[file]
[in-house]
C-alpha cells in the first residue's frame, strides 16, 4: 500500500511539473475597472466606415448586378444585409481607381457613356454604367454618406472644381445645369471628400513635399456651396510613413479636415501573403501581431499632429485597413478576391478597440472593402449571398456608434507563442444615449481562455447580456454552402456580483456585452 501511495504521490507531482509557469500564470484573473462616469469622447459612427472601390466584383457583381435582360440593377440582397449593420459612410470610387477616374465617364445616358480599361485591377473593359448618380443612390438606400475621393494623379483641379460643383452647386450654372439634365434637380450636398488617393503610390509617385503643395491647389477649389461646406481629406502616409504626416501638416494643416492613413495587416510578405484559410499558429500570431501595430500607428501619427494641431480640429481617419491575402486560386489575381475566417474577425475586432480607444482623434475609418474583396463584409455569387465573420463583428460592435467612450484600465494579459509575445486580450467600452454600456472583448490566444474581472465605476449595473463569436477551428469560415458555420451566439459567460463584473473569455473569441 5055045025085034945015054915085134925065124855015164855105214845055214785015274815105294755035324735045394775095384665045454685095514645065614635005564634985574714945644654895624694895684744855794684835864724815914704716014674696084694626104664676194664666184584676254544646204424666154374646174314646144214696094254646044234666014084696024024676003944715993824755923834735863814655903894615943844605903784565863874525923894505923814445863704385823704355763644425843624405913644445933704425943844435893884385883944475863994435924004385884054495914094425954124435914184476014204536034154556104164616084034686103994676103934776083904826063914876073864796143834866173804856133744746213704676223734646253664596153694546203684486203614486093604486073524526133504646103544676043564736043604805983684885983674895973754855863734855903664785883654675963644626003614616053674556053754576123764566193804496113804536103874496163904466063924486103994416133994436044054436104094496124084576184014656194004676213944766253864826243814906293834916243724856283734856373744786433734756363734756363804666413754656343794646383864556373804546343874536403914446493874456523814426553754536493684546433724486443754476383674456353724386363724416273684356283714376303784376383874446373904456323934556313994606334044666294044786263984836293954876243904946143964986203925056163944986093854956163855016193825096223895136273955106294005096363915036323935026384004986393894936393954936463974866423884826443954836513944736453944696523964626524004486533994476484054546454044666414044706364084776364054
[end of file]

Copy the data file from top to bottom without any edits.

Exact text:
[in-house]
C-alpha cells in the first residue's frame, strides 16, 4: 500500500511539473475597472466606415448586378444585409481607381457613356454604367454618406472644381445645369471628400513635399456651396510613413479636415501573403501581431499632429485597413478576391478597440472593402449571398456608434507563442444615449481562455447580456454552402456580483456585452 501511495504521490507531482509557469500564470484573473462616469469622447459612427472601390466584383457583381435582360440593377440582397449593420459612410470610387477616374465617364445616358480599361485591377473593359448618380443612390438606400475621393494623379483641379460643383452647386450654372439634365434637380450636398488617393503610390509617385503643395491647389477649389461646406481629406502616409504626416501638416494643416492613413495587416510578405484559410499558429500570431501595430500607428501619427494641431480640429481617419491575402486560386489575381475566417474577425475586432480607444482623434475609418474583396463584409455569387465573420463583428460592435467612450484600465494579459509575445486580450467600452454600456472583448490566444474581472465605476449595473463569436477551428469560415458555420451566439459567460463584473473569455473569441 5055045025085034945015054915085134925065124855015164855105214845055214785015274815105294755035324735045394775095384665045454685095514645065614635005564634985574714945644654895624694895684744855794684835864724815914704716014674696084694626104664676194664666184584676254544646204424666154374646174314646144214696094254646044234666014084696024024676003944715993824755923834735863814655903894615943844605903784565863874525923894505923814445863704385823704355763644425843624405913644445933704425943844435893884385883944475863994435924004385884054495914094425954124435914184476014204536034154556104164616084034686103994676103934776083904826063914876073864796143834866173804856133744746213704676223734646253664596153694546203684486203614486093604486073524526133504646103544676043564736043604805983684885983674895973754855863734855903664785883654675963644626003614616053674556053754576123764566193804496113804536103874496163904466063924486103994416133994436044054436104094496124084576184014656194004676213944766253864826243814906293834916243724856283734856373744786433734756363734756363804666413754656343794646383864556373804546343874536403914446493874456523814426553754536493684546433724486443754476383674456353724386363724416273684356283714376303784376383874446373904456323934556313994606334044666294044786263984836293954876243904946143964986203925056163944986093854956163855016193825096223895136273955106294005096363915036323935026384004986393894936393954936463974866423884826443954836513944736453944696523964626524004486533994476484054546454044666414044706364084776364054